I subsequently raised the odds of a major recession in several steps up to 70% by June 1998. I did so even though I have become a bit less alarmed about the readiness of the federal agencies, the banking and finance industry, the national electrical power grid, and air traffic control. I remain at 70% because I now have more alarming information about the slow pace of progress overseas. At the same time, the Y2K disclosure statements filed by Americas largest companies with the SEC during the third quarter of 1998 were disquieting. Other vulnerable sectors include just-in-time manufacturing, global maritime shipping, state and local governments, embedded microprocessors, gas transmission and distribution, world oil production, and local utilities.

The following table lists the five possible economic effects of Y2K in 2000. The overwhelming consensus of my colleagues is that it will be a nonevent. According to a quarterly USA Today survey of economists conducted September 18-22, 1998, Y2K is likely to add 0.1 percentage point to US economic growth in 1999 as businesses gear up spending on updating their computer systems. The economists surveyed estimate the economy will grow about 2% in 1999. The economists estimate that Y2K disruptions would probably shave 0.2 percentage points off U.S. gross domestic product growth in 2000. I agree with the 1999 forecast, but I see a much more significant downturn in 2000.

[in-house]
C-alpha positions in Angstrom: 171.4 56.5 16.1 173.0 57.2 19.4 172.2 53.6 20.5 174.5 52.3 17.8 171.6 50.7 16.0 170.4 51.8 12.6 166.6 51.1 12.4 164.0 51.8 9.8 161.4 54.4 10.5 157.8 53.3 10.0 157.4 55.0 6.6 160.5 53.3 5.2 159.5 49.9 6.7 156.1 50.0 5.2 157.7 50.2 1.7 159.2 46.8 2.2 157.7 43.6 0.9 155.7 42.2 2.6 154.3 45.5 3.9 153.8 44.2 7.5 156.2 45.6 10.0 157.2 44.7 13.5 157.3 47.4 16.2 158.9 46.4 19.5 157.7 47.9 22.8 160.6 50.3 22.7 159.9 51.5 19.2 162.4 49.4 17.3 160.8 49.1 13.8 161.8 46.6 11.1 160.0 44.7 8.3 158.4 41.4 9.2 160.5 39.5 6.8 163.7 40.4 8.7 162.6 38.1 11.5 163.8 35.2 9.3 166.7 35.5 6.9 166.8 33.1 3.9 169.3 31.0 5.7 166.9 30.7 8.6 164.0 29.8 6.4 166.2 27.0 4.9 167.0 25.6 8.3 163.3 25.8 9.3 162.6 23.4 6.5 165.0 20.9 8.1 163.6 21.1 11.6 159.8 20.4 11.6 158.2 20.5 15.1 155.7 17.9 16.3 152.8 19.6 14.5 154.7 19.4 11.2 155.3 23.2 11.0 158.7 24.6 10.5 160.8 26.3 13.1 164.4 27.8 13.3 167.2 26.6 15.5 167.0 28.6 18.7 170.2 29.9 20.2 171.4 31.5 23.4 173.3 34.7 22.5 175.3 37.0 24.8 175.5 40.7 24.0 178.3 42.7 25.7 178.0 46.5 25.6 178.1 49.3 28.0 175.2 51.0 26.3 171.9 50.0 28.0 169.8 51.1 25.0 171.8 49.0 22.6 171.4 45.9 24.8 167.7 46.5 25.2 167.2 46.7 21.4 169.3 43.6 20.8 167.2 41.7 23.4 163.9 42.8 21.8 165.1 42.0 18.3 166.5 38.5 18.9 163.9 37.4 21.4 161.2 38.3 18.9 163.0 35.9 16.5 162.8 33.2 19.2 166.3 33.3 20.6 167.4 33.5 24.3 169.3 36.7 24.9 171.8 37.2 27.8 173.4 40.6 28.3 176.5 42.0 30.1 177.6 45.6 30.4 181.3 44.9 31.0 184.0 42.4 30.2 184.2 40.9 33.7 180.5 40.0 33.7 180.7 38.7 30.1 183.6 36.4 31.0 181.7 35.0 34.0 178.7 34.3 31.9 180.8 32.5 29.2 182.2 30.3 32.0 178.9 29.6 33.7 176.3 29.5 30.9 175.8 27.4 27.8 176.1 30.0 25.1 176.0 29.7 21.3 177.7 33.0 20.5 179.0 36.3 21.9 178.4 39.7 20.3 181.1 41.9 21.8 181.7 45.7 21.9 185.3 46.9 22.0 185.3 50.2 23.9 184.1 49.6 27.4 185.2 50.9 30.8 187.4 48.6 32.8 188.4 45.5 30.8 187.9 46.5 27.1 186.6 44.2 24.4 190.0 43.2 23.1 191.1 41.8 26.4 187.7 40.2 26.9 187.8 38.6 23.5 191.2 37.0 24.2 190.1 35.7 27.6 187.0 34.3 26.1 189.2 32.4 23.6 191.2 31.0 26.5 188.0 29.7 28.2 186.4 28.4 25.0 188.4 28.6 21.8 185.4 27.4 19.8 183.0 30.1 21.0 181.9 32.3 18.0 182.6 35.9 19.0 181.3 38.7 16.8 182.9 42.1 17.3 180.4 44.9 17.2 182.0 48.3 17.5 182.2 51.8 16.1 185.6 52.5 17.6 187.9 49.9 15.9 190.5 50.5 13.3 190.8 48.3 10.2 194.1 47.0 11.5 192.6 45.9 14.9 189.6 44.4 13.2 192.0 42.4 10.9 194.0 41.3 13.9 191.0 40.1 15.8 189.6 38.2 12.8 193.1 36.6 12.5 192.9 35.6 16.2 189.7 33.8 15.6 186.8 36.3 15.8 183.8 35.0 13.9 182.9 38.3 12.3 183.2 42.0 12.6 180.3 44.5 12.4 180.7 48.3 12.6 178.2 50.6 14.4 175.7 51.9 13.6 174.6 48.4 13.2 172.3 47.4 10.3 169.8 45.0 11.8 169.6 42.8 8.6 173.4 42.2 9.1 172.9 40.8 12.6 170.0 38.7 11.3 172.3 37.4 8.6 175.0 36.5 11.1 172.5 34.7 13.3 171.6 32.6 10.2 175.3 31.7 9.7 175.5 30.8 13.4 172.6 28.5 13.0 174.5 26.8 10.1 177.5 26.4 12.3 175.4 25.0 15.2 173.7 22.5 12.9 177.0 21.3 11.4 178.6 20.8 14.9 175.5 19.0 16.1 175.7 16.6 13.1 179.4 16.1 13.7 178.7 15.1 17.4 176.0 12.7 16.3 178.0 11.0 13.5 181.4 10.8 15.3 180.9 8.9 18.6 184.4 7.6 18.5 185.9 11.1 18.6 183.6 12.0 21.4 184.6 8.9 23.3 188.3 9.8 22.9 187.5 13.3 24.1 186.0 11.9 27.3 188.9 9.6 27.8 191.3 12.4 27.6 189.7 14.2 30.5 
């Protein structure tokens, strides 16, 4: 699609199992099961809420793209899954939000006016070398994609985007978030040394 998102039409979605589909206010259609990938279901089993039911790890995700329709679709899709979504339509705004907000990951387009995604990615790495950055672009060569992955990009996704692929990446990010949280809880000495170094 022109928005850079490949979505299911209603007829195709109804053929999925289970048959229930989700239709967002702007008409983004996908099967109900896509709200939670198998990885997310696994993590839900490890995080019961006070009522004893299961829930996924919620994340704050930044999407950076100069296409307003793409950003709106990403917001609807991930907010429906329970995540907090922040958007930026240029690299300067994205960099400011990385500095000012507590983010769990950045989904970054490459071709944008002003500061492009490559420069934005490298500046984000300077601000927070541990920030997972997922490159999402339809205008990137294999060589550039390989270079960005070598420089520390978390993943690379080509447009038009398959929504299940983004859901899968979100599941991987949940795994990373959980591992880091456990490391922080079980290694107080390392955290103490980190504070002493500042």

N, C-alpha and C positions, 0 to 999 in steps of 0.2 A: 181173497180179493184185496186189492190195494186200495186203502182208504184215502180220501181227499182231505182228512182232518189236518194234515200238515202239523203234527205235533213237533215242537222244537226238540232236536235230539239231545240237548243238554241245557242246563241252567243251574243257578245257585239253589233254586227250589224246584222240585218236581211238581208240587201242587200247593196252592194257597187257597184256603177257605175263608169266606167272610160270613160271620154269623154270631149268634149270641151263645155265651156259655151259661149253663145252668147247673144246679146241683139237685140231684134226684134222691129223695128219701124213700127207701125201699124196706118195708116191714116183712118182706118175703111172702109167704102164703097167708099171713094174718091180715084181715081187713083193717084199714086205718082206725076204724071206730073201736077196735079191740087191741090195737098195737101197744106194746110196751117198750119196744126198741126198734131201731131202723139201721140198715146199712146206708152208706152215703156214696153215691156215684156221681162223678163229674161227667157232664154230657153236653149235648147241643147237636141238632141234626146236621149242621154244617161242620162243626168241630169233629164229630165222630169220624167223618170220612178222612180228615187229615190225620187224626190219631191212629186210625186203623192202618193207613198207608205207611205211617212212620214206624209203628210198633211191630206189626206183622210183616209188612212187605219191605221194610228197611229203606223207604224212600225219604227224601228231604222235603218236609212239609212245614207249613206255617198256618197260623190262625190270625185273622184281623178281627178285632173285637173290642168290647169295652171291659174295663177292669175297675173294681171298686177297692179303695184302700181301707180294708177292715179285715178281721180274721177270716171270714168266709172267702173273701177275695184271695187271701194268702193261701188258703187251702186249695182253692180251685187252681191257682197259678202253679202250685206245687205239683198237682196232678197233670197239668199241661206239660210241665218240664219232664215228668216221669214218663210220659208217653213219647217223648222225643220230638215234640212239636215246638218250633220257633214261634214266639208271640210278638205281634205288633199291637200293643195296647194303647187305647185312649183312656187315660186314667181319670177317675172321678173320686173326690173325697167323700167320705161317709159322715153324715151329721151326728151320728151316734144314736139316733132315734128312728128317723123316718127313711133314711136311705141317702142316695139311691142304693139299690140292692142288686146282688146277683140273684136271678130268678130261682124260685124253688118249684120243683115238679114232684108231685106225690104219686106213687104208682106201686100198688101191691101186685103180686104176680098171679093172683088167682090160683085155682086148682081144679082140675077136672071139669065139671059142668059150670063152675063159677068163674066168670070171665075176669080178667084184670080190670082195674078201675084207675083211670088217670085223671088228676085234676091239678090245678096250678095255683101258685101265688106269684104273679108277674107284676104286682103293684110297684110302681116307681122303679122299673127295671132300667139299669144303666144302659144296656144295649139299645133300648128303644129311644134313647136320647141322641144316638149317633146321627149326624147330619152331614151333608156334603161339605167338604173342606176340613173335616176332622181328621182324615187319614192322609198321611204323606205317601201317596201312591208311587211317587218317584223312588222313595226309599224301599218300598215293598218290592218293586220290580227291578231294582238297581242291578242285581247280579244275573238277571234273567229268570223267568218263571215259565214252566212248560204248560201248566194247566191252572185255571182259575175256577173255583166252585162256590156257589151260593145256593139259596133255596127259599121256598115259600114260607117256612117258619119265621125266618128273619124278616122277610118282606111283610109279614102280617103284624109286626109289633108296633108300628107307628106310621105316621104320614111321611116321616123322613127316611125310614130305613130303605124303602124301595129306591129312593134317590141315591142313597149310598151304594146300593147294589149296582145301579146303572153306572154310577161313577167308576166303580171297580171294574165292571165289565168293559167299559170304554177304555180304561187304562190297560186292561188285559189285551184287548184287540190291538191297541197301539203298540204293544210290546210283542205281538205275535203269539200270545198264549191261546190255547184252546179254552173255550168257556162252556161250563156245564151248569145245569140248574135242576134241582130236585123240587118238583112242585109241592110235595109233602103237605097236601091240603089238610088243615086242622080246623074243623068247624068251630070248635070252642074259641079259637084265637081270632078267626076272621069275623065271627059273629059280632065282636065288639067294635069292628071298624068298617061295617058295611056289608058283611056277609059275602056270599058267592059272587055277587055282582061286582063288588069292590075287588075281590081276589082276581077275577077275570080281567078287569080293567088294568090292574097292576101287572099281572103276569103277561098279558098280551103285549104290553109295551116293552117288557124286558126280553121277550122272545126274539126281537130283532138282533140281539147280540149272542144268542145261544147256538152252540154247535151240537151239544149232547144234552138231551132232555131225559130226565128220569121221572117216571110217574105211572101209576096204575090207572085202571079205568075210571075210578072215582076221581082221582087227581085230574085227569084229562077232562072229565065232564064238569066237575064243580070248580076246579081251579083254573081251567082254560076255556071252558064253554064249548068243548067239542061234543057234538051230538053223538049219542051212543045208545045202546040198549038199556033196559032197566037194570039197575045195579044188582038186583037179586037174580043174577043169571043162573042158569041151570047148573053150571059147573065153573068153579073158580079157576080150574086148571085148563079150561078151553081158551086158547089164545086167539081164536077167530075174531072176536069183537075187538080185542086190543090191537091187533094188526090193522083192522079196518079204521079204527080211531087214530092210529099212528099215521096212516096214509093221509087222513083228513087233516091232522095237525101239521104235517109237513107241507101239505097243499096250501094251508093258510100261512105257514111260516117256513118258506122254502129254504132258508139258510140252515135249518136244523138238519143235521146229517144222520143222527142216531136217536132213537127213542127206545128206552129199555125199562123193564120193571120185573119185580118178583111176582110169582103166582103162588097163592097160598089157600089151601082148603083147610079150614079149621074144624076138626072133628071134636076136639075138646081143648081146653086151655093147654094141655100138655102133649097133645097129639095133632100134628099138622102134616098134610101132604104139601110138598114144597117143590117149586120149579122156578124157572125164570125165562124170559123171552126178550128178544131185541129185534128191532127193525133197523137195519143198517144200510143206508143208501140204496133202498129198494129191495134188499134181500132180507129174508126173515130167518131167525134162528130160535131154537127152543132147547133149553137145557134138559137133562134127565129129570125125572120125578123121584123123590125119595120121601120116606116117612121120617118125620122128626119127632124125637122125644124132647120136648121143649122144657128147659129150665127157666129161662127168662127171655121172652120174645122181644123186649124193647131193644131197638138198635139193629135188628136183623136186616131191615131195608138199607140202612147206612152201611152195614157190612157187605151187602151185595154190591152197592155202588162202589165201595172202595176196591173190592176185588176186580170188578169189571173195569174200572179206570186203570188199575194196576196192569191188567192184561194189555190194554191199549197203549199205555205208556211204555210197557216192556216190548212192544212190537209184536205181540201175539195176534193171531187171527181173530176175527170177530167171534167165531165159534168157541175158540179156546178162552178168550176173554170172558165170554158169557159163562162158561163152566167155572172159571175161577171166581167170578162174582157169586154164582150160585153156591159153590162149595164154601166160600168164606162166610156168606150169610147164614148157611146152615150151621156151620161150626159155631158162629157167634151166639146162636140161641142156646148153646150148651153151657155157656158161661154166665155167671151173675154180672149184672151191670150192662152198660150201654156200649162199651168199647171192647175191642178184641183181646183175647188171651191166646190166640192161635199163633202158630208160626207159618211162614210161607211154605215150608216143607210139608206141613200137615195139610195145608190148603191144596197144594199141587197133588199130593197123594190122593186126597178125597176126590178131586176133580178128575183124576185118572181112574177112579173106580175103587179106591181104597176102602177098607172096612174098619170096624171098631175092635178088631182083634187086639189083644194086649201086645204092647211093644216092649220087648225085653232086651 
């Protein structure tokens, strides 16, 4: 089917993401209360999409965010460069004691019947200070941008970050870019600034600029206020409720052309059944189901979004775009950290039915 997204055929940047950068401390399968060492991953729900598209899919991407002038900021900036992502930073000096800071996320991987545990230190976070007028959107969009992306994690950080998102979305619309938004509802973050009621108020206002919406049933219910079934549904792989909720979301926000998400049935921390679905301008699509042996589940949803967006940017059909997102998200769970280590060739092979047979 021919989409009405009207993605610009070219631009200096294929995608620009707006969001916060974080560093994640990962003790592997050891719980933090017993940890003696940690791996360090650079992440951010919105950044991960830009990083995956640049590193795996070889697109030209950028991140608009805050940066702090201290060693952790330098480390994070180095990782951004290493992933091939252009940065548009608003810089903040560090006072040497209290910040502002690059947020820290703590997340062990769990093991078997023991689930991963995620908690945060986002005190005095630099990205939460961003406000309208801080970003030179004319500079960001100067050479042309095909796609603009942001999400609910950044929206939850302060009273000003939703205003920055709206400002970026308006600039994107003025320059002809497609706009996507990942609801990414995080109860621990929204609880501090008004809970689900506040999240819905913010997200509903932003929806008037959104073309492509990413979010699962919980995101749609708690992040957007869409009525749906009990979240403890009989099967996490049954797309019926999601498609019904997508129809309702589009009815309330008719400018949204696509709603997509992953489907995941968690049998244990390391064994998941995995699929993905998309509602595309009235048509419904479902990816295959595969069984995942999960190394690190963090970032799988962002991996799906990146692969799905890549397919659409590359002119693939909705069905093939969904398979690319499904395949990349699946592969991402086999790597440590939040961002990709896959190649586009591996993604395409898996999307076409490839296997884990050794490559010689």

Low-Probability Extremes. I think I know enough about Y2K now to give you a more detailed assessment of my subjective probabilities of the five alternative scenarios. I assign 10% and 5% probabilities to the most optimistic and the most pessimistic scenarios, respectively. Unfortunately, most discussions and debates of the subject tend to focus on these two extremes, namely, either it is a hoax or it is doomsday.

[snip] (you really should get Adobe reader ;-))

-- Chris (catsy@pond.com), February 21, 1999.

It's nice to see Dr. Yardeni coughing up what many of us have been saying here for a looooonnnnggg time about manufacturing and global impact.

-- PNG (png@gol.com), February 21, 1999.